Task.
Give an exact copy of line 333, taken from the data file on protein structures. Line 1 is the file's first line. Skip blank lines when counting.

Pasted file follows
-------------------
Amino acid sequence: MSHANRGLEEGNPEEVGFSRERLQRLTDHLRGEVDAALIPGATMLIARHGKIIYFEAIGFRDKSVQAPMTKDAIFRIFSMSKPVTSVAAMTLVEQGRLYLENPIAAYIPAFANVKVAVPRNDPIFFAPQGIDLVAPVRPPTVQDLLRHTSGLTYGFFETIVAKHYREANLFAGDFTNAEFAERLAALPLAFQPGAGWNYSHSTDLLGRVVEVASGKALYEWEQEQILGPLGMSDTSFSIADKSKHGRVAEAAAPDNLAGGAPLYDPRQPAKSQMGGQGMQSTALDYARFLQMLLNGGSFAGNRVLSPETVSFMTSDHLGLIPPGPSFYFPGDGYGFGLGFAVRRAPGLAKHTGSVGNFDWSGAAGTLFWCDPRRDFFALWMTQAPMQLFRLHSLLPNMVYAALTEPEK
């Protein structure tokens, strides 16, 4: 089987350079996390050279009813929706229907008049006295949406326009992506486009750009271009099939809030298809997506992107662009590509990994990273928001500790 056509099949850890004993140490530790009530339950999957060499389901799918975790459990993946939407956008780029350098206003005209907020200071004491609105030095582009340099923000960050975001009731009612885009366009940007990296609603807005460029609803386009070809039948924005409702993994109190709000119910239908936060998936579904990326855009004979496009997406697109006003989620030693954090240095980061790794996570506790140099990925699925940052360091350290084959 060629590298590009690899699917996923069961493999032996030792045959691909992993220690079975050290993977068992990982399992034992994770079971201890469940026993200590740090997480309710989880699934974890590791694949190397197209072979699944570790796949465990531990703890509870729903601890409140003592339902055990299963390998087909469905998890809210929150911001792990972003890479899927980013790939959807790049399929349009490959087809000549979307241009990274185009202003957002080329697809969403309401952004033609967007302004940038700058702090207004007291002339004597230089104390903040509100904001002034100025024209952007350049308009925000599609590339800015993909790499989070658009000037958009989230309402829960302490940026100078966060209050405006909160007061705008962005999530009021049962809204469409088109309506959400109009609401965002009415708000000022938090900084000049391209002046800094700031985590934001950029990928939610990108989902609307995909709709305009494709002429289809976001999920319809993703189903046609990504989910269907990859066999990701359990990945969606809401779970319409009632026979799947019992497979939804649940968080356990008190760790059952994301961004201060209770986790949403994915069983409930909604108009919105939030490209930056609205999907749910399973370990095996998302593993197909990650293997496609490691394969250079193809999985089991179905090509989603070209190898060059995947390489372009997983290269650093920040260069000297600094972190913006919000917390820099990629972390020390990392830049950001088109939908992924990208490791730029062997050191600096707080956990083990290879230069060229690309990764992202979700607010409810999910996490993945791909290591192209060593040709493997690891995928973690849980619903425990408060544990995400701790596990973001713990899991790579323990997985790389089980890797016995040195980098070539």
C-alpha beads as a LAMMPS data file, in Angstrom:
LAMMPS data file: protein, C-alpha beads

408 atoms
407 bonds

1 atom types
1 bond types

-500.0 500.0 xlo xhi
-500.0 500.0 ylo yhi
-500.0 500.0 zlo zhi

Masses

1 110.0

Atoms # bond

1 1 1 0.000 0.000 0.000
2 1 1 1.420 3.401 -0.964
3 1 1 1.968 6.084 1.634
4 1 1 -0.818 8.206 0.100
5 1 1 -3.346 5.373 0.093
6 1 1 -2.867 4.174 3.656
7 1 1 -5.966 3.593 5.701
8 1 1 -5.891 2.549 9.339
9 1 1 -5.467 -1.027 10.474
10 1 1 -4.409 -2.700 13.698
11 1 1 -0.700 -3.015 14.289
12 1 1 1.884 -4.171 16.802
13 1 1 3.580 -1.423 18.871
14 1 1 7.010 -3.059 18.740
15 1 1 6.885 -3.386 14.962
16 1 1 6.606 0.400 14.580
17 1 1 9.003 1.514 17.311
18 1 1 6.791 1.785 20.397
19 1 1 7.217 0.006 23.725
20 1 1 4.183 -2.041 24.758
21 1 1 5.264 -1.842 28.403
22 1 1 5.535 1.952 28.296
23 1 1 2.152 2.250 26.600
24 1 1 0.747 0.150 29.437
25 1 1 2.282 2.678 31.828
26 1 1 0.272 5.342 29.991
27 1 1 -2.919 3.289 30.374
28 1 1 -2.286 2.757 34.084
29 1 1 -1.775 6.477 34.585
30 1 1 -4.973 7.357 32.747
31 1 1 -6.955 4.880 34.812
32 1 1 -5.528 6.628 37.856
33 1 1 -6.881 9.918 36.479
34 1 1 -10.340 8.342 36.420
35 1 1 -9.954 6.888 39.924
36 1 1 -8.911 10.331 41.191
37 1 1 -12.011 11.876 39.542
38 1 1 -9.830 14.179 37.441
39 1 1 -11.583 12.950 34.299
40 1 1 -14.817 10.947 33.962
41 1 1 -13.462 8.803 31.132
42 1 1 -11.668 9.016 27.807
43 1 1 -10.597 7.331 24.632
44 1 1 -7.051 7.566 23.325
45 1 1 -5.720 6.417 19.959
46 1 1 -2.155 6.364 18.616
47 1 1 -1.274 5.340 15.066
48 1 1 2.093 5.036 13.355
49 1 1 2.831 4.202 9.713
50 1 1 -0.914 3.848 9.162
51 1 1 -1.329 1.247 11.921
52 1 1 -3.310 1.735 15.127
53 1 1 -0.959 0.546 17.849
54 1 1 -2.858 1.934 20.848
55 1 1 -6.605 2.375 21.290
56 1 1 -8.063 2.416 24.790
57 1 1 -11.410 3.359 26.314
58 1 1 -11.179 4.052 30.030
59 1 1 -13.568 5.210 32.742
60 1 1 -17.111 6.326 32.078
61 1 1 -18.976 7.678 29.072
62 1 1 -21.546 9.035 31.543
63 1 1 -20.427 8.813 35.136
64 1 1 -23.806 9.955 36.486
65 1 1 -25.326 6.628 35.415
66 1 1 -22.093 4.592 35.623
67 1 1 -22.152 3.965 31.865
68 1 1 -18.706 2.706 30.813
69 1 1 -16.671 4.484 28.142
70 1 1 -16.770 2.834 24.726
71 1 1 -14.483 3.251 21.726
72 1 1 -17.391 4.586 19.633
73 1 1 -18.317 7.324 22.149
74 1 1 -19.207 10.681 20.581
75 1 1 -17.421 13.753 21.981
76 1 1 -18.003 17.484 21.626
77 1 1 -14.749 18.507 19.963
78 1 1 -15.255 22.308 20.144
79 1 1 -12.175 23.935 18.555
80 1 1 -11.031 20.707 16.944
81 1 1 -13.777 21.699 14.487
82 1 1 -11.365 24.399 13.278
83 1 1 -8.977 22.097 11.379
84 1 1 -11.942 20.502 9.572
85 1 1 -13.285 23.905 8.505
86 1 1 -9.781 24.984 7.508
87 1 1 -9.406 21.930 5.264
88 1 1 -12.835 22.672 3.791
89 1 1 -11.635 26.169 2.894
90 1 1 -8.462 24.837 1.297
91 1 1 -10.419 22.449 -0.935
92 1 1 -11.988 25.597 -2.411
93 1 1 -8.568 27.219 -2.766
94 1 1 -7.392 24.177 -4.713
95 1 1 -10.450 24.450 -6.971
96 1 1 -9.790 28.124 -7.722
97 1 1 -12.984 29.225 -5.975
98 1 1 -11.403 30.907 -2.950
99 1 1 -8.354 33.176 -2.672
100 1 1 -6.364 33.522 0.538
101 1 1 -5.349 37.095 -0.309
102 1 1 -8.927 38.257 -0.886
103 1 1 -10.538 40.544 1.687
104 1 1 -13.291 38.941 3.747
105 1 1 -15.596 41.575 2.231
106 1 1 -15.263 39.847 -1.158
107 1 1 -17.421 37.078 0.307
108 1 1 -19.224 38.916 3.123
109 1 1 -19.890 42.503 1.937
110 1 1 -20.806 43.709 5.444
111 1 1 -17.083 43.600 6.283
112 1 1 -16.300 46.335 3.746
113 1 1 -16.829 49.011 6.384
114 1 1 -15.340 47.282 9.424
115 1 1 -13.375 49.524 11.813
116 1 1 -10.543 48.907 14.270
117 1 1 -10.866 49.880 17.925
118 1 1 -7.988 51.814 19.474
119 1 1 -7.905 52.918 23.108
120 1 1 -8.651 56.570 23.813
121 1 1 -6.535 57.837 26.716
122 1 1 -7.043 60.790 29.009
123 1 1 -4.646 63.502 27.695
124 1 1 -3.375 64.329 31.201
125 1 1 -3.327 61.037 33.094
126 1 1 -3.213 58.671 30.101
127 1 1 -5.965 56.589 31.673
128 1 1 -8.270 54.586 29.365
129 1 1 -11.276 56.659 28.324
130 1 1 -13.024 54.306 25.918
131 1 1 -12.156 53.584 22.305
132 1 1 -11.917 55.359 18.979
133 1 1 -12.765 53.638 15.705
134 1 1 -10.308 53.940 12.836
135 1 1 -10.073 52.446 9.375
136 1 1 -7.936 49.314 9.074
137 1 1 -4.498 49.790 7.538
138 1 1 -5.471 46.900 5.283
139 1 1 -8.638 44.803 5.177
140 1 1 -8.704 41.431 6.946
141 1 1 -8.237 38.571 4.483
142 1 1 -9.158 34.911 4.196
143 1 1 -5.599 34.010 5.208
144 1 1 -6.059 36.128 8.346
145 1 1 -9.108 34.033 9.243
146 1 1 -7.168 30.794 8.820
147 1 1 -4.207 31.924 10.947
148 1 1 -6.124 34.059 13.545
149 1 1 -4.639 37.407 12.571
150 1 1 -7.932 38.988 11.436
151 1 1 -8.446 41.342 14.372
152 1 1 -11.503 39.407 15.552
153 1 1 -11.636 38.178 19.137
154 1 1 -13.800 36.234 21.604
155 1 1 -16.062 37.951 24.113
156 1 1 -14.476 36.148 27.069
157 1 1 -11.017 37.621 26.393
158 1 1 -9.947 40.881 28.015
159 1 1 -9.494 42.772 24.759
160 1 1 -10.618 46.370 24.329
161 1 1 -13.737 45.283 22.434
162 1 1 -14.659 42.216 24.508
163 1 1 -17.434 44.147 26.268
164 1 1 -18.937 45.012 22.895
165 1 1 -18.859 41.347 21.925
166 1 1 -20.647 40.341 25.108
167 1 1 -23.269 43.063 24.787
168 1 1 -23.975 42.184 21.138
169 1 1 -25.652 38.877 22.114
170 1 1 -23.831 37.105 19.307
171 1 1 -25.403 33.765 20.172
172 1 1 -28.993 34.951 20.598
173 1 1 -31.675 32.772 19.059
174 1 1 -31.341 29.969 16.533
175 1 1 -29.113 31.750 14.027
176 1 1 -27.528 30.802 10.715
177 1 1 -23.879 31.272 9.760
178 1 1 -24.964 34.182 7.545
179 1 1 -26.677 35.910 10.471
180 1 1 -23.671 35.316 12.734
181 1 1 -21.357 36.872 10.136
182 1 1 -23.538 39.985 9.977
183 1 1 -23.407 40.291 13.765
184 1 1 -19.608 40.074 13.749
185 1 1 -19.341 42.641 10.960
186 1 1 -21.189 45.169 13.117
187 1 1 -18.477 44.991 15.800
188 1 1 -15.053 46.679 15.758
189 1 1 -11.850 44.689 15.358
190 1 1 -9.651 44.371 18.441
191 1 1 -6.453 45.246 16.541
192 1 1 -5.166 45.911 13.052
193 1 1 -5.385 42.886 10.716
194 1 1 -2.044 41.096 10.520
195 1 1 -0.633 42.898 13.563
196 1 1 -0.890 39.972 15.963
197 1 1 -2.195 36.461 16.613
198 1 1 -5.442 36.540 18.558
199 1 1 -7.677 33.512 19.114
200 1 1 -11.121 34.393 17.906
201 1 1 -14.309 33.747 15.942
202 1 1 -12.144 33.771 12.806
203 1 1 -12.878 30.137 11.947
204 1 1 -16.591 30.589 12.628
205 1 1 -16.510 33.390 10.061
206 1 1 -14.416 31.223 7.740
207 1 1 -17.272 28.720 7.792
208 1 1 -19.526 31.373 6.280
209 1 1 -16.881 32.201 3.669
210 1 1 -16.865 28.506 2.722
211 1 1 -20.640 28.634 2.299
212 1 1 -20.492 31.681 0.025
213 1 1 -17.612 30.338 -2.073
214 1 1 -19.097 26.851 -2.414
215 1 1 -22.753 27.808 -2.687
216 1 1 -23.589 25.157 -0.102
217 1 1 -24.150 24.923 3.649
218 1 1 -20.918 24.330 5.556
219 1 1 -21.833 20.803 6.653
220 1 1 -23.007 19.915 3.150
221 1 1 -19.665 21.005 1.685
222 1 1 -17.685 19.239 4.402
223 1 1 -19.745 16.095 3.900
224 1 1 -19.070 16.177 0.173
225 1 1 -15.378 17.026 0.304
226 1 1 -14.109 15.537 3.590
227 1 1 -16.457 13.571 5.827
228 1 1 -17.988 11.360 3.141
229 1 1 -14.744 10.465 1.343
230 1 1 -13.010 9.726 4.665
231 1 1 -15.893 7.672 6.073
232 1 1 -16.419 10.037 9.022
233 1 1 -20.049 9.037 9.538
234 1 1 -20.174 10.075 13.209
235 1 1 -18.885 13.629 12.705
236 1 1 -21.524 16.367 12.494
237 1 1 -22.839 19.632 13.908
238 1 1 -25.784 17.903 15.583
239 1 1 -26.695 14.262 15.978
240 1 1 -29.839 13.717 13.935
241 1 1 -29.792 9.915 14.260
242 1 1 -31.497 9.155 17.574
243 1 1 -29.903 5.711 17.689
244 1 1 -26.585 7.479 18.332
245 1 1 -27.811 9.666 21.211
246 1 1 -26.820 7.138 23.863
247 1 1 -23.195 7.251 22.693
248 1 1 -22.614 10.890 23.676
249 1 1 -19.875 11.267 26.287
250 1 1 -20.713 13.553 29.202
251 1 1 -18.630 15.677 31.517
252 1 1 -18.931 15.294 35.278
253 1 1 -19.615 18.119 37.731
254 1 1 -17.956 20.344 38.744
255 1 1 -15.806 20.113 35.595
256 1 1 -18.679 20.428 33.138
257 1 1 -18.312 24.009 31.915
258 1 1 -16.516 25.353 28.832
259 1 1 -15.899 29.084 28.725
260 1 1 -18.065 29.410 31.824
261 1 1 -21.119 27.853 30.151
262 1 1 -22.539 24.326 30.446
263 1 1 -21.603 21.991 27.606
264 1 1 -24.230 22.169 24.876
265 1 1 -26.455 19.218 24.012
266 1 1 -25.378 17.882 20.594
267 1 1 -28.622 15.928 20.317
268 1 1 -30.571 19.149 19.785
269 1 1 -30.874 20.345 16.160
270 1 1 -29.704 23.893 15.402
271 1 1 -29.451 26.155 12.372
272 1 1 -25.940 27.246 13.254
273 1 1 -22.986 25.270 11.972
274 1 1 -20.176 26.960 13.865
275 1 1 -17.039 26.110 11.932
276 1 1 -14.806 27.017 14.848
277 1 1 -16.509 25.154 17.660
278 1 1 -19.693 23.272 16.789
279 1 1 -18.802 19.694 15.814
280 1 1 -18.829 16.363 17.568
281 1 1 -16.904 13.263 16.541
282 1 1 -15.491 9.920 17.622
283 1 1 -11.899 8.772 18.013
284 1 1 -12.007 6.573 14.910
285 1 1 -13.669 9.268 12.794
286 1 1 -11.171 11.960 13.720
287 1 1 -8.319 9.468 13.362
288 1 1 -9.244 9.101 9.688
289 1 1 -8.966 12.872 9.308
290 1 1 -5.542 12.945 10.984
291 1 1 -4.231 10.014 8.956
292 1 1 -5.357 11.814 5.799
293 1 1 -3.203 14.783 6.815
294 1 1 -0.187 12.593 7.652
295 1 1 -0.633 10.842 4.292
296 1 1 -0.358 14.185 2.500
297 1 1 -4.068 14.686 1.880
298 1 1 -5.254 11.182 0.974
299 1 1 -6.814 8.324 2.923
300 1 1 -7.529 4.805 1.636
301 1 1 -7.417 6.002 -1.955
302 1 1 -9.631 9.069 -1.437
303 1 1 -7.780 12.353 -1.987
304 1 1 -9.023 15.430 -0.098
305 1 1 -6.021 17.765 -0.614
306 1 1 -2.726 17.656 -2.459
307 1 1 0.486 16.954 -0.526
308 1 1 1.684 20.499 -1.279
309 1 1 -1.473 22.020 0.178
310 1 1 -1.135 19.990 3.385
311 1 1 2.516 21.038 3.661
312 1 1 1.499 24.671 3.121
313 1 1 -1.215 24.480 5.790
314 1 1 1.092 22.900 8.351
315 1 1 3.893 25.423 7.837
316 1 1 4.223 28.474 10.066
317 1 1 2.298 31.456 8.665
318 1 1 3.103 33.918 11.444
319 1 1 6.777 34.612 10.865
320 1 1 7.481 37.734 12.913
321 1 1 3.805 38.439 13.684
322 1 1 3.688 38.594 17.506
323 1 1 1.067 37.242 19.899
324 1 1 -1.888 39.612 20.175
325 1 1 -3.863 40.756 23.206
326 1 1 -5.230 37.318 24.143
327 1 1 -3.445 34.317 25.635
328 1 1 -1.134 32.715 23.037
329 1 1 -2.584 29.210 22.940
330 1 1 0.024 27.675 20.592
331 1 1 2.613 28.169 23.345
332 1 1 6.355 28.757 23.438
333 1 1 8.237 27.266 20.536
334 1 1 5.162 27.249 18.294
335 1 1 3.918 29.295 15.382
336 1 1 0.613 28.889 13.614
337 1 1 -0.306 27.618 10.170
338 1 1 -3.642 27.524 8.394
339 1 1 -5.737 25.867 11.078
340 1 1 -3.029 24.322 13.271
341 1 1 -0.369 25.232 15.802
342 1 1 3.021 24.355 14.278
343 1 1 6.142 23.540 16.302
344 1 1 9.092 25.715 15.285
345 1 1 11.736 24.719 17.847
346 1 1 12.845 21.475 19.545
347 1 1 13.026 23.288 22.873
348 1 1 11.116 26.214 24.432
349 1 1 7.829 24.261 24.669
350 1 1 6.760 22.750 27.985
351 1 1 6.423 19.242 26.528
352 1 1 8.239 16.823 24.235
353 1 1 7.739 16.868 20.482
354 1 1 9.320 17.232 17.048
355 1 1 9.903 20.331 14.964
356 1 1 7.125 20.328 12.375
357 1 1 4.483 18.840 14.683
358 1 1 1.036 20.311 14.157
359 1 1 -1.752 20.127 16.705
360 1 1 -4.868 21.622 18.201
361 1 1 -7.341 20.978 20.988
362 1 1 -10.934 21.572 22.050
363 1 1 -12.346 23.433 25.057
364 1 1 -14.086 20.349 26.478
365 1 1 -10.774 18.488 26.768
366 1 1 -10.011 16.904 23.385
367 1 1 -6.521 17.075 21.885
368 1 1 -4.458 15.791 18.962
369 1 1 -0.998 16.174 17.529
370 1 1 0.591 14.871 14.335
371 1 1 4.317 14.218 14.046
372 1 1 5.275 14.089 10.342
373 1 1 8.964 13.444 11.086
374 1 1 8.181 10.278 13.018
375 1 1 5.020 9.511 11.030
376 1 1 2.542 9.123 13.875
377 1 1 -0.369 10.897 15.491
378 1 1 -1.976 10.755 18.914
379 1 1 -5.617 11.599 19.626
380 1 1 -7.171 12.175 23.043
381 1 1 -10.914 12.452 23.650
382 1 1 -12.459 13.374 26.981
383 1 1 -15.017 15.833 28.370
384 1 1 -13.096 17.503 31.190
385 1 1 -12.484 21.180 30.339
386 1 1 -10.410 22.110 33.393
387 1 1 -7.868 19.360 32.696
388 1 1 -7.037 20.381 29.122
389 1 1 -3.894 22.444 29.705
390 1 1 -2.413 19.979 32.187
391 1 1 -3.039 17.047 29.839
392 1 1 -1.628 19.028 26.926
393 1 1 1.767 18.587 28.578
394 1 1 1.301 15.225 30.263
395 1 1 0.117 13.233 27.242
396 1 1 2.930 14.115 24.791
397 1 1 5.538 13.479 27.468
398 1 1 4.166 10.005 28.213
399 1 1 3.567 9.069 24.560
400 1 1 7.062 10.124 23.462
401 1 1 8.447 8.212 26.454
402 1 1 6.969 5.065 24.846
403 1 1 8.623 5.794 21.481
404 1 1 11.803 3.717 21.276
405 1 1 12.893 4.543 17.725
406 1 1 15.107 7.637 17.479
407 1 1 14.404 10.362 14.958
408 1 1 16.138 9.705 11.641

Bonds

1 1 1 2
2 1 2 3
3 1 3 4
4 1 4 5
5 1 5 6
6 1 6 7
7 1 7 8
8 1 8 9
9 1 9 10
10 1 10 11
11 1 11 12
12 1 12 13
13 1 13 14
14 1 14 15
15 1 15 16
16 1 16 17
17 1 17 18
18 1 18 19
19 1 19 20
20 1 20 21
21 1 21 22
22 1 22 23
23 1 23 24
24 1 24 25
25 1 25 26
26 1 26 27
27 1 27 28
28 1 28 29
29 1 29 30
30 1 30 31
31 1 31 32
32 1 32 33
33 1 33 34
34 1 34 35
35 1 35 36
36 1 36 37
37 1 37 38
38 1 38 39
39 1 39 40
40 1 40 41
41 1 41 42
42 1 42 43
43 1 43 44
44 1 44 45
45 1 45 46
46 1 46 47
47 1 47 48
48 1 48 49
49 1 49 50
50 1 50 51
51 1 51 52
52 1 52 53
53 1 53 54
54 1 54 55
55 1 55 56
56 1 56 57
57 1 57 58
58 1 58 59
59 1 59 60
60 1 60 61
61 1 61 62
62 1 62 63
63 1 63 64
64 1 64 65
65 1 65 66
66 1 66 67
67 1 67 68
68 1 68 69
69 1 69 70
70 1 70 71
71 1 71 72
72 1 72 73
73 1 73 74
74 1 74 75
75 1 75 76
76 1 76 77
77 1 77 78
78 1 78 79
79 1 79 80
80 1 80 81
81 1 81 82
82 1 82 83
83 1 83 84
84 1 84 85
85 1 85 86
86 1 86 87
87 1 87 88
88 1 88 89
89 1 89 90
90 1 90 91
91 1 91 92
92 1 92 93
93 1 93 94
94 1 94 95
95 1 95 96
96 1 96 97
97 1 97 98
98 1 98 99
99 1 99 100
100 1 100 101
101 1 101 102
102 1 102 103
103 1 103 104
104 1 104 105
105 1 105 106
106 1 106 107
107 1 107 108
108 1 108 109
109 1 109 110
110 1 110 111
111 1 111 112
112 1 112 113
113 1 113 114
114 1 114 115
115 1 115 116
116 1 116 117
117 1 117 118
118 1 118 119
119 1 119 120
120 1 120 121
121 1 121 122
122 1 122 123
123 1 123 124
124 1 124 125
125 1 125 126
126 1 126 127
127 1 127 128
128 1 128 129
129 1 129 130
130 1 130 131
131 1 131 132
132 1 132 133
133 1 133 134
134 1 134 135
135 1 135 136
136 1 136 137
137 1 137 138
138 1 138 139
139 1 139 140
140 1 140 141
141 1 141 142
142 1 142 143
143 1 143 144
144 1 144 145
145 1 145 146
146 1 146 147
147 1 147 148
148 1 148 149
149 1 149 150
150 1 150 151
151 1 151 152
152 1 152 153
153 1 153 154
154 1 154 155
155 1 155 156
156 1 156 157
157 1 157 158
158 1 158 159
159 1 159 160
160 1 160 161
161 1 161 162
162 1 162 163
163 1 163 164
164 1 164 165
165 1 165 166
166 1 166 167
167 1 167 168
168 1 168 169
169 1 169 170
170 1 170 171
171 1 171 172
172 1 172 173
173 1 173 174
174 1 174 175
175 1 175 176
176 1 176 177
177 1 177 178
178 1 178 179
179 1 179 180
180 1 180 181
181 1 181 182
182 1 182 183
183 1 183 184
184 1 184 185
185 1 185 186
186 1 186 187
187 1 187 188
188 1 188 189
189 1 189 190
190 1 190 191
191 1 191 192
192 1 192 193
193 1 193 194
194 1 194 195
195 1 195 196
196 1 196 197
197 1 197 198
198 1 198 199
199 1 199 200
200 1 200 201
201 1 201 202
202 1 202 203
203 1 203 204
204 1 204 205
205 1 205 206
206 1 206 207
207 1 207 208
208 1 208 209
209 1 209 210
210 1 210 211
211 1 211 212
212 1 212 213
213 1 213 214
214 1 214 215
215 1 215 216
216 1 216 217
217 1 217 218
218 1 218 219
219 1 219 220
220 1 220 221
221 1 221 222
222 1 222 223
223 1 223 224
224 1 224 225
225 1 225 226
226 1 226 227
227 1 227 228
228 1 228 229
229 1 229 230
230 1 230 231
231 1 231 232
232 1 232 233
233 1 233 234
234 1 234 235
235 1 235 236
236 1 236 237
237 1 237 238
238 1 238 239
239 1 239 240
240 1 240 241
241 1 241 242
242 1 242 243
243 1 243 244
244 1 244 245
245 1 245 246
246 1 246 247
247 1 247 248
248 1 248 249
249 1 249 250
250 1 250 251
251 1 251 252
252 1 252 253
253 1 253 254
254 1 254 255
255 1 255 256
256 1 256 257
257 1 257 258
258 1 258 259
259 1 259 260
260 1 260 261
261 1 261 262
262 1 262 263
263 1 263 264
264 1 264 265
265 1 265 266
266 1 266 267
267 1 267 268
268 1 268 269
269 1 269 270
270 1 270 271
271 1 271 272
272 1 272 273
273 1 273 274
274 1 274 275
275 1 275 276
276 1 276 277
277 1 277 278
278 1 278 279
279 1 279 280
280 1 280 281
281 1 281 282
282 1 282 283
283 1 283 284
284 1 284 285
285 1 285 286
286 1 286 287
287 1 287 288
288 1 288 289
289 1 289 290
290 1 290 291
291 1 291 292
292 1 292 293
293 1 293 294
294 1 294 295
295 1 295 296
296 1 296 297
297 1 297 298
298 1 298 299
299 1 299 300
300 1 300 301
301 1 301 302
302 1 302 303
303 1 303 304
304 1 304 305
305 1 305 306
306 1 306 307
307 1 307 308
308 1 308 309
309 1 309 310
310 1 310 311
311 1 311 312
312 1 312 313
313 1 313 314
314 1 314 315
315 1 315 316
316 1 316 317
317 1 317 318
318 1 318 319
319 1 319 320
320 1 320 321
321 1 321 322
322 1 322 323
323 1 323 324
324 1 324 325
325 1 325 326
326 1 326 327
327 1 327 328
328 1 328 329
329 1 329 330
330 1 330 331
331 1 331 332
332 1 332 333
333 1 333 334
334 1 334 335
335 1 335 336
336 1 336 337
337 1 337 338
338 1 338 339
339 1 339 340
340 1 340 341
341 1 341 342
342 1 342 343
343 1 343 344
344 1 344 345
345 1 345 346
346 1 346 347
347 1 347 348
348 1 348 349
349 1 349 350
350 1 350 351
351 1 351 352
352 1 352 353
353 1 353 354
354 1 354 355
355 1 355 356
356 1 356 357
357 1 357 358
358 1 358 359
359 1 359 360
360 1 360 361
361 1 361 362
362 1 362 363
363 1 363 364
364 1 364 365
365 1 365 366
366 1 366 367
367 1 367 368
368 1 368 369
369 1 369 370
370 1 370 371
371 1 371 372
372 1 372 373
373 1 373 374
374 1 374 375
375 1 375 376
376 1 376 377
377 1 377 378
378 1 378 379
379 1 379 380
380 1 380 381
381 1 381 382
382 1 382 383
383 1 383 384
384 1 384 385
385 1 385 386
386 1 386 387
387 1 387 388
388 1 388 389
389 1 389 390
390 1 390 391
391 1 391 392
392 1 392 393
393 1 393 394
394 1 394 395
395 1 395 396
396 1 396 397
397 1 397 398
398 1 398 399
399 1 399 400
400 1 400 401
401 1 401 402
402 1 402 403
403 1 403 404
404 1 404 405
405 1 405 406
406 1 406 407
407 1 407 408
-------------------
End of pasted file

319 1 1 6.777 34.612 10.865